To protect our most critical corporate assets, Microsoft IT creates secure, isolated environments for business groups that manage highly confidential, regulated, or restricted data. We’re taking advantage of services in Windows Server 2016—including shielded virtual machines and Host Guardian Services—to isolate host, storage, computing, and network services, and to separate component administration within each environment.

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Microsoft IT protects our high-value corporate assets—beyond just the network. We use shielded virtual machines (shielded VMs) and Host Guardian Services (HGS) in Windows Server 2016 to isolate our data. This ensures that control and administration of infrastructure and environment remain completely isolated from control and administration of data and applications.

Critical data and high risk environments

At Microsoft IT, we classify approximately one percent of the services and data that we host as High Value Assets (HVAs). An HVA is a single isolated environment that provides a secure space for company workloads. Access to HVA data by unauthorized users could negatively affect Microsoft business in a significant way.

In our organization, we host several HVAs for different business groups that need a highly secure environment to prevent unauthorized access or data leaks. Most data in an HVA is classified as highly confidential. HVAs also host data that’s regulated by government policy or other legal restrictions, or that’s physically isolated from other datacenter assets and from our corporate network. A typical HVA can be broken down into several components:

  • HVA fabric is the hosting environment for all HVAs. The HVA fabric encompasses the secure hosts, storage, computing, and network services used by all our internal HVA customers.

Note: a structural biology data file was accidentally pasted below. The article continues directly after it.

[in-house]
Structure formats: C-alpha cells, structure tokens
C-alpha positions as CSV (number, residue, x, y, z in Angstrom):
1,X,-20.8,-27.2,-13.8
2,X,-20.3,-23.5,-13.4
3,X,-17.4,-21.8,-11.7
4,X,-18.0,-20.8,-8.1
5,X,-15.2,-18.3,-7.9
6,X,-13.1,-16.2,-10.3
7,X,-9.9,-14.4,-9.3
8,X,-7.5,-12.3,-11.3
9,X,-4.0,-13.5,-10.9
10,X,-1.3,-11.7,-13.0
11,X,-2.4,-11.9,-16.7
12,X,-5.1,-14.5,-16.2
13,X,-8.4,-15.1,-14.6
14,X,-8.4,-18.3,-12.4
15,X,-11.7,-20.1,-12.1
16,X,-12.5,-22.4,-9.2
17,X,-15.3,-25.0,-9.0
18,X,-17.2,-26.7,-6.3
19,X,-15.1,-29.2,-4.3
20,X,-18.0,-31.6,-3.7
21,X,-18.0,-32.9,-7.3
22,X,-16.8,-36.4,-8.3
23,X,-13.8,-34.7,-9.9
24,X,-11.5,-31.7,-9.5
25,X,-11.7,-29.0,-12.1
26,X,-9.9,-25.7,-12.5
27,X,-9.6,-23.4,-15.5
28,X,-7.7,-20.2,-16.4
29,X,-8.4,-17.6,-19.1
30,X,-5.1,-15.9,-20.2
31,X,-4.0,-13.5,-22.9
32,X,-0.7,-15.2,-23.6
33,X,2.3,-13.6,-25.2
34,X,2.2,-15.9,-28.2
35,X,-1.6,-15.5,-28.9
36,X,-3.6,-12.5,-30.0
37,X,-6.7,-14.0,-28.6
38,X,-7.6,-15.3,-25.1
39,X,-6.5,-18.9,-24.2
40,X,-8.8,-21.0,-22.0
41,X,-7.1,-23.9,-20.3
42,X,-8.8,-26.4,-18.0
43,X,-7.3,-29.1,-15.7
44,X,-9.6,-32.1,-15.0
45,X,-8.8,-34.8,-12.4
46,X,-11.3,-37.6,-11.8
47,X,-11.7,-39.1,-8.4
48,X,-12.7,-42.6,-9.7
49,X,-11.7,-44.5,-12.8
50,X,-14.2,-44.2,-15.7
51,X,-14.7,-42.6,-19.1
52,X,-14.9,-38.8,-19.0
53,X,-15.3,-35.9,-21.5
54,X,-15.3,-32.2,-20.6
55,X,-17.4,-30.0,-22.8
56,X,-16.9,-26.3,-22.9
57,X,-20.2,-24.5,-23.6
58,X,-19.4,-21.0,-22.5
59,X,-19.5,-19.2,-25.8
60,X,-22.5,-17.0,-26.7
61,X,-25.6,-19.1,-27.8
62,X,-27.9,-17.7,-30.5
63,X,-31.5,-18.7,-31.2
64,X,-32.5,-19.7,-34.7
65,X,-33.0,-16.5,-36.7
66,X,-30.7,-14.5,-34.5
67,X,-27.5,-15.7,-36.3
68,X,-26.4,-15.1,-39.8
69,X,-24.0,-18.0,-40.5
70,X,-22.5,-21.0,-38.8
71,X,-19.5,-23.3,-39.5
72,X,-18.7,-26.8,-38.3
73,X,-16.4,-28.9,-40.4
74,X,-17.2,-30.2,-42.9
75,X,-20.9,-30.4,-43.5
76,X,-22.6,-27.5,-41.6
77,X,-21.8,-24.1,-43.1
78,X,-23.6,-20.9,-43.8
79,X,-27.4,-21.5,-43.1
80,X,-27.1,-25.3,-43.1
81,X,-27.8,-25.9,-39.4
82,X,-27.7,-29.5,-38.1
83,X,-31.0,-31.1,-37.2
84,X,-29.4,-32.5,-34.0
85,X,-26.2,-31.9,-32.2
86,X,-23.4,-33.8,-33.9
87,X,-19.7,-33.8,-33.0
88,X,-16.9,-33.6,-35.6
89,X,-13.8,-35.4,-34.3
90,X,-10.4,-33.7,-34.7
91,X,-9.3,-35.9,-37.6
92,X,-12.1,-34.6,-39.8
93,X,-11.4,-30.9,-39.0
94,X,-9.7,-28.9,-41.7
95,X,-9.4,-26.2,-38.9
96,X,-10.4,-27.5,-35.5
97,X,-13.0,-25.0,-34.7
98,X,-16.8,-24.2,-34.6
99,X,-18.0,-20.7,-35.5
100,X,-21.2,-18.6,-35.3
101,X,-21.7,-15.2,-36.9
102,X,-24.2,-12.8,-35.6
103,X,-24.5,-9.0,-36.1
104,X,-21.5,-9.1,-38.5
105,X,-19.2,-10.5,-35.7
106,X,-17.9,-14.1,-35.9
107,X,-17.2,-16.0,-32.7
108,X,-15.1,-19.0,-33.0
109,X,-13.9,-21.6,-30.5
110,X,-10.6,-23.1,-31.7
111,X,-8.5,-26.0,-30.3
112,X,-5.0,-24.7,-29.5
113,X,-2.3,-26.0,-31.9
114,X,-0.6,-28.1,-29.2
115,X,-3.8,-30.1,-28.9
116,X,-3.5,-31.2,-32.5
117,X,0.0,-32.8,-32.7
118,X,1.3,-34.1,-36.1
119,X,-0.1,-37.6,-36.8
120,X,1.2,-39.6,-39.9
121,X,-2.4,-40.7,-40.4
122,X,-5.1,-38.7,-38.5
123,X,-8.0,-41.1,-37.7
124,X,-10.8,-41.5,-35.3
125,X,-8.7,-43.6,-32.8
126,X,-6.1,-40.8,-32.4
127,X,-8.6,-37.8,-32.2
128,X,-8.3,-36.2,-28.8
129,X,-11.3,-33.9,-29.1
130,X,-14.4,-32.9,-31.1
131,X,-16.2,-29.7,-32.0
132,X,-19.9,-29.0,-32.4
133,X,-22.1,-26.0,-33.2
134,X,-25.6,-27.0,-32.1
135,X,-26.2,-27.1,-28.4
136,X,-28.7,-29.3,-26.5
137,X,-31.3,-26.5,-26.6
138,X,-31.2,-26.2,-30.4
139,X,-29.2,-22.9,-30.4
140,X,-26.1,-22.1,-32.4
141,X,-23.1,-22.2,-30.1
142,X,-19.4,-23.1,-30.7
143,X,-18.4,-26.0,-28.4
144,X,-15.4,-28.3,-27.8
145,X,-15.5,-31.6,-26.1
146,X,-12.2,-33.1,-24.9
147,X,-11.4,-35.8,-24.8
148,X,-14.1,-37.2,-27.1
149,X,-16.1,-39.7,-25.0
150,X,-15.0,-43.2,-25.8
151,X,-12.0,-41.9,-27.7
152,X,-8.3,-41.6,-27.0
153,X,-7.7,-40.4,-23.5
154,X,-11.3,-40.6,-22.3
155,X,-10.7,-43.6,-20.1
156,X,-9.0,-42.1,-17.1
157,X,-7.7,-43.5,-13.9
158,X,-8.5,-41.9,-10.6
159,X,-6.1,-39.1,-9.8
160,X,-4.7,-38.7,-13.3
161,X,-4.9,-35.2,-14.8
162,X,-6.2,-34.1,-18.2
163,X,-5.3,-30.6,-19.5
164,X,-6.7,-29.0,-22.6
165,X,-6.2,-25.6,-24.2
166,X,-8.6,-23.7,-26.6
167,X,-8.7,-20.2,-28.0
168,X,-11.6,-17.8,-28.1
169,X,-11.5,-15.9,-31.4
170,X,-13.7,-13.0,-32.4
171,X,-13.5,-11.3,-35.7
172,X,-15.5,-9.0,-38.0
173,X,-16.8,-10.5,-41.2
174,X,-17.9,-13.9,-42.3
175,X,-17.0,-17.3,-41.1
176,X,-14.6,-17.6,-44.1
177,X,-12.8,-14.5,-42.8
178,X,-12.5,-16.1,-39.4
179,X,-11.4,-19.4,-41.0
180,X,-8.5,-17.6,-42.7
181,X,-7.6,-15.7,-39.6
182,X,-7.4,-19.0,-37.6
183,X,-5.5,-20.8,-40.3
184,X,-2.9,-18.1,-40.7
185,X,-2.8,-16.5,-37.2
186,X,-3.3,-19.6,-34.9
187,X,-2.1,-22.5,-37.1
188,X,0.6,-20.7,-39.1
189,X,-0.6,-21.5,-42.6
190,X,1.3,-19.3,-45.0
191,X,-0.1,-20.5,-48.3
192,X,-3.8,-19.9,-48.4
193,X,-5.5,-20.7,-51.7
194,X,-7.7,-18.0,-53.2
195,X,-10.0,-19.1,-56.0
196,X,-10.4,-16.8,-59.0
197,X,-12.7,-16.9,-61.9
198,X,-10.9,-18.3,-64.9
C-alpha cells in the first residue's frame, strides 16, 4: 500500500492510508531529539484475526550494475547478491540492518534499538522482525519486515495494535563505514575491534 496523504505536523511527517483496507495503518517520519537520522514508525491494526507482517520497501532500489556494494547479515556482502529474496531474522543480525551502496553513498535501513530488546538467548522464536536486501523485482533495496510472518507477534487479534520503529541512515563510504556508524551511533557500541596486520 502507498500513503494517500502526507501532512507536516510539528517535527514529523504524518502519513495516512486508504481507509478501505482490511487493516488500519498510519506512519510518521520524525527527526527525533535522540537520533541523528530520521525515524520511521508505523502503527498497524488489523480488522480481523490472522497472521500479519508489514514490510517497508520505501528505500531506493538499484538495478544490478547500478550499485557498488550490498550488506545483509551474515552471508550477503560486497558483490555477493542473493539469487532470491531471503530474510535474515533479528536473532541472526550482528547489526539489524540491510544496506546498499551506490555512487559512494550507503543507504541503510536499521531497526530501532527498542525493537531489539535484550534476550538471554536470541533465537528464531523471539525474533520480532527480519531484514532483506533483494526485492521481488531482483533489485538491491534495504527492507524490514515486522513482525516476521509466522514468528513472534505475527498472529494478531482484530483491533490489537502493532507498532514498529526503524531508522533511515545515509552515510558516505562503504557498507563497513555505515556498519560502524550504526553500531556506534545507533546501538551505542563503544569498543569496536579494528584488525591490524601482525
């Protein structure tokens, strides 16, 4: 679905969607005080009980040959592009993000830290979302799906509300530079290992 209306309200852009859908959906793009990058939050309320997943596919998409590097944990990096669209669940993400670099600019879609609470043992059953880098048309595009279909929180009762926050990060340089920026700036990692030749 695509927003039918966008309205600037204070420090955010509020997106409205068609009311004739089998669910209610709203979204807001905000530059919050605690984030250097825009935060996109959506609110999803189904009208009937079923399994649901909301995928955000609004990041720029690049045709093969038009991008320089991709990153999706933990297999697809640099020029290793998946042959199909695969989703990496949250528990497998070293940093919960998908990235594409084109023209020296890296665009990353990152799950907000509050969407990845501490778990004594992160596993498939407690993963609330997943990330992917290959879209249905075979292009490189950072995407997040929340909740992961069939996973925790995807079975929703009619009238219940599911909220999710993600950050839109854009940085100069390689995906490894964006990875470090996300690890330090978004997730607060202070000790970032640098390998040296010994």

• HVA stamp is a single instance of an HVA that’s hosted on the HVA fabric. HVA stamps are also called HVA instances.
  • Tier 0 holds highly privileged Active Directory resources (such as computer and user accounts) that can give an attacker significant access to the network. These resources include domain controllers, which host the Active Directory database, and highly privileged accounts or groups, such as domain admins or enterprise admins.
  • Tier 1 hosts privileged services and systems used by HVAs. These resources provide control over enterprise servers and applications. Tier 1 contains a significant amount of business value hosted in the assets.
  • Tier 2 is also called the customer tier. It hosts services that are provided and managed by the internal customer who uses the HVA. Each HVA hosts a unique set of customers and services. Tier 2 services may be privileged in comparison to other systems, but within the scope of the specific HVA, they are the least-privileged services.

HVA topology

A standard HVA host includes the three-tier administrative model and uses the HVA fabric for storage, network, and related services. The components of an HVA are distributed and managed in highly secured datacenters. Each access tier gives a layer of protection against credential theft.